It’s been a busy month for MAME development, and we’ve got a whole lot of surprises to unwrap today as we continue to celebrate twenty years of MAME. First up, we’ve added some incredibly rare systems to MAME. Omega is an Arkanoid-inspired arcade game with a production run of about ten boards. Dodge Man is a rare Omori title from 1983. The vertical version of Flash Boy, a DECO Cassette title that borrows more than a little from a well known anime is another very rare game that was at risk of becoming nothing but a memory. Westinghouse Test Console #5 is possibly a one-of-a-kind wire-wrapped prototype machine for field-programming some kind of interlocking equipment (it has a rude easter egg – press X|TRAN in calculator mode to see it). Less rare, but still awesome, are arcade titles Galaxy Games StarPak 3, Sega Sonic Cosmo Fighter, and a U.S. release of Puzznic with the digitised photos intact.
This release adds support for a number of electronic toys/handheld games, including Atari’s Touch Me (a clone of Simon, which is itself a clone of an Atari arcade game), GAF Melody Madness, Lakeside Le Boom, and with possibly the most awesome title if not gameplay, LJN’s I Took a Lickin’ From a Chicken. Many of these games have colourful, clickable artwork. MAME is dedicated to preserving more than just video games, and these systems are great examples of some of the other experiences you can relive through emulation.
If you use MAME’s computer emulation and have been frustrated by modifiers not working properly in natural keyboard mode, you’ll be pleased to know that this release addresses that. Natural keyboard mode now works properly with many more systems, including Amiga, Sun and RM Nimbus. Speaking of Amiga, we’ve emulated a 3rd-party variant of the Amiga 1200 keyboard and added support for many different language variants, so chances are you’ll be able to use keyboard that matches your Workbench language. And speaking of keyboards, the Zorba keyboard now works properly, so you can try out one of the last luggable CP/M machines.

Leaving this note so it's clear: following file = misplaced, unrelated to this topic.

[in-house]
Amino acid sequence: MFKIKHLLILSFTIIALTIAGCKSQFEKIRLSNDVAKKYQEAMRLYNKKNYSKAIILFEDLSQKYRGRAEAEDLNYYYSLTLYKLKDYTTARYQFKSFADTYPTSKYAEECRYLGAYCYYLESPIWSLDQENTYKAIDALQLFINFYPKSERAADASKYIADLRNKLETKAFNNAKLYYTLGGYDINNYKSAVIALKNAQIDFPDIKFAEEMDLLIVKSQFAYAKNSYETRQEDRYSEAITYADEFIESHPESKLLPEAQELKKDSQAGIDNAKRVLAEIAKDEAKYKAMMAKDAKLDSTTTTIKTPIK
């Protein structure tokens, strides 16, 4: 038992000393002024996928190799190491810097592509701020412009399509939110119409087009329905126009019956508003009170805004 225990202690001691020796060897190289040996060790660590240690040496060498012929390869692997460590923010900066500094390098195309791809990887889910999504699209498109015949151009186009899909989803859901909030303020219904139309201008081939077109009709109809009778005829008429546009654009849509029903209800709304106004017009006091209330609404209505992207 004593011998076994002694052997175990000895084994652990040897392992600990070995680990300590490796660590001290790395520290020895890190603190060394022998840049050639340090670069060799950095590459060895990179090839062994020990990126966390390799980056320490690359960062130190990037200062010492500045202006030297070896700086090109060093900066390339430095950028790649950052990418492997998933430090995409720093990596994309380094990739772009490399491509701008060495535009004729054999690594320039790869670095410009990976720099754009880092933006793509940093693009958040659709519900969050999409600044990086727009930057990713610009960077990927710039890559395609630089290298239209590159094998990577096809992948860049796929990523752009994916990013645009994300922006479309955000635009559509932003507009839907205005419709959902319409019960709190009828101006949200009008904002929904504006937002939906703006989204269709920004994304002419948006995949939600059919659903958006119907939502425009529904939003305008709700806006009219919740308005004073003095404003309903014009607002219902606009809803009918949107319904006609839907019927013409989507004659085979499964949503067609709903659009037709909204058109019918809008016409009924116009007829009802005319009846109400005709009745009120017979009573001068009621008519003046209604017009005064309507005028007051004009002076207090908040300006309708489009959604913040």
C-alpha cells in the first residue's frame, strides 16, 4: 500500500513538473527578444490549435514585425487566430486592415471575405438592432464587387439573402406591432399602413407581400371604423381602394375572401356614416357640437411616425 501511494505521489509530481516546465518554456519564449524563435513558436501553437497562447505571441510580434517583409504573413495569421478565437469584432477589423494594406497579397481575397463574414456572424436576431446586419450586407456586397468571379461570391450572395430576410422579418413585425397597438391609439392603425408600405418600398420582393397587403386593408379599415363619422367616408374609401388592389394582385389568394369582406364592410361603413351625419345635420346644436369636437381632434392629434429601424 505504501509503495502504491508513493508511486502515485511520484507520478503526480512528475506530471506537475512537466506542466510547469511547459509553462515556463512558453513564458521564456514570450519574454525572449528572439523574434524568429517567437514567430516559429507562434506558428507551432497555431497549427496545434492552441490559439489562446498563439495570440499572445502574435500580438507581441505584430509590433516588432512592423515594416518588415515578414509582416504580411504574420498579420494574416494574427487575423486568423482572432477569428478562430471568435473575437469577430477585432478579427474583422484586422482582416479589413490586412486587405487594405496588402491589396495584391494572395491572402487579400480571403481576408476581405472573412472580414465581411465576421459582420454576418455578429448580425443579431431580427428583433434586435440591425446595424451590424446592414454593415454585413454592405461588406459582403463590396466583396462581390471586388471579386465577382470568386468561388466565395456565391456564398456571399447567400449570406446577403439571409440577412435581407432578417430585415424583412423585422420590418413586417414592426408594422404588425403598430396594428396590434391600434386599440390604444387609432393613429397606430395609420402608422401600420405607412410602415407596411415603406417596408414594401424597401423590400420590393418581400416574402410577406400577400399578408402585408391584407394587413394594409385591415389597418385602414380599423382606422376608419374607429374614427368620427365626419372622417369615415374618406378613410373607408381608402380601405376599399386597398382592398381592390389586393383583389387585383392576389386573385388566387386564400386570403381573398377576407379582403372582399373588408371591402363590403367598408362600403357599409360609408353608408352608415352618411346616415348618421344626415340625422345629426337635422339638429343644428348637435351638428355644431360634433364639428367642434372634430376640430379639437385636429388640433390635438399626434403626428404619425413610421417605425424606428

Other improvements include fixing the crash on encountering invalid cheats, allowing multi-part software list entries to load each part on the correct interface, emulation of the Poly-Play light organ, a brand new preliminary Interpro 2800 driver and Clipper CPU core, support for VIC-20 and C64 speech synthesiser cartridges, support for the Osborne-1 Nuevo Video 80-column modification, protection MCU emulation in Bad Dudes vs. Dragonninja and Bouncing Balls, audio improvements to a number of supported games, and optimisation of the netlist emulation.
Some of these improvements might seem inconsequential, or apply to systems you don’t use, but they often lie in common components used by many other systems. For example, the Amiga 1200 and Zorba keyboards use the same MCU family used in a lot of arcade games published by Taito. The same change that fixes the Zorba keyboard also fixes enemy spawning and timing in Xain'd Sleena. The Nuevo Video board uses a common Motorola CRT controller, so improvements made to support it stand to benefit a lot of other systems.
Of course there are plenty of other improvements not listed here, and you can read all about them in the whatsnew.txt file located here.